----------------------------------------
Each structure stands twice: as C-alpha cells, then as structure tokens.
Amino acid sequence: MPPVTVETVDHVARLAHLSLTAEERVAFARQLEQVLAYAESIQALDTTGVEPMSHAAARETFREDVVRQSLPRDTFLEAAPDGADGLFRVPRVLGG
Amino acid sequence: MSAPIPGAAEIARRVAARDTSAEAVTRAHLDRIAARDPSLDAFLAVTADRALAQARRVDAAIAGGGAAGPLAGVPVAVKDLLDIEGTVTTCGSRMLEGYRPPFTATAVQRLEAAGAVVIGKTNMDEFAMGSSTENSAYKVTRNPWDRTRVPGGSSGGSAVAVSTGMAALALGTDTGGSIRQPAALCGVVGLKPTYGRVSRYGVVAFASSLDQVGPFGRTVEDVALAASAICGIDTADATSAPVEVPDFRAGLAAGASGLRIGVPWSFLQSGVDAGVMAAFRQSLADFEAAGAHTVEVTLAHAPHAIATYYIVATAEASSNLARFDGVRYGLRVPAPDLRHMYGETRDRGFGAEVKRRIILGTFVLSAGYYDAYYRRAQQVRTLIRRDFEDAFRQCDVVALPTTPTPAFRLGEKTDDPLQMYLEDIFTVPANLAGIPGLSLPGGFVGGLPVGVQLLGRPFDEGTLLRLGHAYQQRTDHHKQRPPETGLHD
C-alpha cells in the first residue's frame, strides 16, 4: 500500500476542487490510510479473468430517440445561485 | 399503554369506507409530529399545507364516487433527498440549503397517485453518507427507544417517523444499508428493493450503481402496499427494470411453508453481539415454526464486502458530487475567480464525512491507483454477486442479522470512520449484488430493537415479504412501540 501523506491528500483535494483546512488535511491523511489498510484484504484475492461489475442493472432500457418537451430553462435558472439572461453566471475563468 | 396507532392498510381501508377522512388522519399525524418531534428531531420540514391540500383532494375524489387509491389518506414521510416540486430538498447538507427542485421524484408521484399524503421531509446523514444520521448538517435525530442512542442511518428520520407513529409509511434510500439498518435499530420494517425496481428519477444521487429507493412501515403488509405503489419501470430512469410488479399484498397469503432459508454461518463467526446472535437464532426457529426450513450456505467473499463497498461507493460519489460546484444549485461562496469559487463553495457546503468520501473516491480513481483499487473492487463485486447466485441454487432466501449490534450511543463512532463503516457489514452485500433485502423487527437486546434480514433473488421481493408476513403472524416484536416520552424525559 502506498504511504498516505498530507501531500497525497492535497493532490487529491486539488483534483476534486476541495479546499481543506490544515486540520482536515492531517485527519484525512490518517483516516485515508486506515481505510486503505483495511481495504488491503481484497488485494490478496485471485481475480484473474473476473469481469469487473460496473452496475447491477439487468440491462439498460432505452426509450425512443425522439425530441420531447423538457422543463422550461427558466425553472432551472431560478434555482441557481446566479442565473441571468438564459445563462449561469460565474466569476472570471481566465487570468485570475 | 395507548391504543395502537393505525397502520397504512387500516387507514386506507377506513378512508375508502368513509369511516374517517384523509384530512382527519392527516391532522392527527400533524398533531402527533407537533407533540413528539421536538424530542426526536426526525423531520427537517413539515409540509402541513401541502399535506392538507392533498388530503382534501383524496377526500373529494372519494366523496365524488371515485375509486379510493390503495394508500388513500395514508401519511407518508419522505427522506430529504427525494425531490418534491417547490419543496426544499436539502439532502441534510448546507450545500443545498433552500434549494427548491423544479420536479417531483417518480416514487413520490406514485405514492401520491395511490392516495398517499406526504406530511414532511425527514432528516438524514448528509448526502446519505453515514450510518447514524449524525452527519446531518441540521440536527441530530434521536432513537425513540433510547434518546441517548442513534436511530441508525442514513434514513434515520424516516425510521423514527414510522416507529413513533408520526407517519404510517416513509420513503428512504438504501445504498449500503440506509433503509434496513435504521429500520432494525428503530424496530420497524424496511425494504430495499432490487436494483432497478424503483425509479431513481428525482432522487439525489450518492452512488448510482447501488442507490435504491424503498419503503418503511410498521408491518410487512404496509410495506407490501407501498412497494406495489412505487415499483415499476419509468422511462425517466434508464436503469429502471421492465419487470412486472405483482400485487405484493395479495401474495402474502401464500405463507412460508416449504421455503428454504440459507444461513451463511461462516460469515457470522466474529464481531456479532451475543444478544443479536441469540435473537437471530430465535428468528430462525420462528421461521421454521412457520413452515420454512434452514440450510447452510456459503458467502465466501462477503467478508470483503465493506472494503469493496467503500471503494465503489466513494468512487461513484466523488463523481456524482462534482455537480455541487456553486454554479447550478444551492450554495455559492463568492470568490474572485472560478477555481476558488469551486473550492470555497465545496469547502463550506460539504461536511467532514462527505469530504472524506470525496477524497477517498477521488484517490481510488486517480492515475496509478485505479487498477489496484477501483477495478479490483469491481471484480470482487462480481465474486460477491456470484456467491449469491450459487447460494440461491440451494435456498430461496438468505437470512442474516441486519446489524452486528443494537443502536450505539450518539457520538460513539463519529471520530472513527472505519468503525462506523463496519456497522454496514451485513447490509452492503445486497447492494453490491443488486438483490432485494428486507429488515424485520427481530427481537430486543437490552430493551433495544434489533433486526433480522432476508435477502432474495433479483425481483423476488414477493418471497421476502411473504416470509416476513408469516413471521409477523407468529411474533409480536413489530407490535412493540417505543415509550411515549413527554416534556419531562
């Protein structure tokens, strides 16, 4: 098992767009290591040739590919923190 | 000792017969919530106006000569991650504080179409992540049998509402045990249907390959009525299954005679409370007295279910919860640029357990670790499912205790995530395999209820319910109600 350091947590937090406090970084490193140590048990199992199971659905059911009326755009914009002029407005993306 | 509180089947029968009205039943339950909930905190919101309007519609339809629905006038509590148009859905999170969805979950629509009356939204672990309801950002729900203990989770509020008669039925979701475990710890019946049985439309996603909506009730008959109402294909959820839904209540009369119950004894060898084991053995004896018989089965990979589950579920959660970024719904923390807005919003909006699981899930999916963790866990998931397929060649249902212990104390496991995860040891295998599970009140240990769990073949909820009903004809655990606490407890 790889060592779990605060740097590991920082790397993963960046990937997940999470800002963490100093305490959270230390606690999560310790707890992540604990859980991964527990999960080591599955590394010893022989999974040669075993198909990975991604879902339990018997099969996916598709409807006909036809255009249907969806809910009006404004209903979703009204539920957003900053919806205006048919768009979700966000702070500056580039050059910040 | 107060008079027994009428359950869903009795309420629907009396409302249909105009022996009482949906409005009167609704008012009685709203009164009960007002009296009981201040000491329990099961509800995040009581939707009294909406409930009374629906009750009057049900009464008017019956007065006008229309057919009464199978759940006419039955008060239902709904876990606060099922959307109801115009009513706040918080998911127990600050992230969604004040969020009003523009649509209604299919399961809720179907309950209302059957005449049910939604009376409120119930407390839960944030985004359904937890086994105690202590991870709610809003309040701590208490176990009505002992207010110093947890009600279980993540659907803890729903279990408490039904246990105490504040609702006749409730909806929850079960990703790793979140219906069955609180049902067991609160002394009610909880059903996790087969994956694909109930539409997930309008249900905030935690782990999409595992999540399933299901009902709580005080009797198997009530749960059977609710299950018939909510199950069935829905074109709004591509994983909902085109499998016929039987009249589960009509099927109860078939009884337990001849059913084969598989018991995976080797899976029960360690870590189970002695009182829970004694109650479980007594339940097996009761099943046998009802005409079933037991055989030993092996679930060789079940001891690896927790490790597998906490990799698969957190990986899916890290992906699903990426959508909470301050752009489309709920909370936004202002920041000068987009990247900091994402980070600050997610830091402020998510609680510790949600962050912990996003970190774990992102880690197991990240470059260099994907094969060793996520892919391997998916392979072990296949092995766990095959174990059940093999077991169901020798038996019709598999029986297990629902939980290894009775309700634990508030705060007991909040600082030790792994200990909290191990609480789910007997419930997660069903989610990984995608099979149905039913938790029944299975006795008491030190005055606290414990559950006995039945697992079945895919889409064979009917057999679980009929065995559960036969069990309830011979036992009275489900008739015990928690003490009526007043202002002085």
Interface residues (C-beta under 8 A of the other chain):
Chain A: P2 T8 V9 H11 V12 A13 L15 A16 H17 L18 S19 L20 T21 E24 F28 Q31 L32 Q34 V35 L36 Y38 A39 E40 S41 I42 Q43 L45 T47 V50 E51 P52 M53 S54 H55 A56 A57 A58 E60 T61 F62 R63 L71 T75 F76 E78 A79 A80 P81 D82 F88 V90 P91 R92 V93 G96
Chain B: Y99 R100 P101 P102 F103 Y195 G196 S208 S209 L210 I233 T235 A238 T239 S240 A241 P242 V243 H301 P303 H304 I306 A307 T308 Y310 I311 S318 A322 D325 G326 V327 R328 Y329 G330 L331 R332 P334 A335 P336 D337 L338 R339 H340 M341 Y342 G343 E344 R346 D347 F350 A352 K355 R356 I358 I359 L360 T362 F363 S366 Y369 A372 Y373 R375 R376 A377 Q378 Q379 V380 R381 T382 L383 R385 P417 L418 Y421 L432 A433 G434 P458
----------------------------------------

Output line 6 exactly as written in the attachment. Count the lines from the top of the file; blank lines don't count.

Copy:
Interface residues (C-beta under 8 A of the other chain):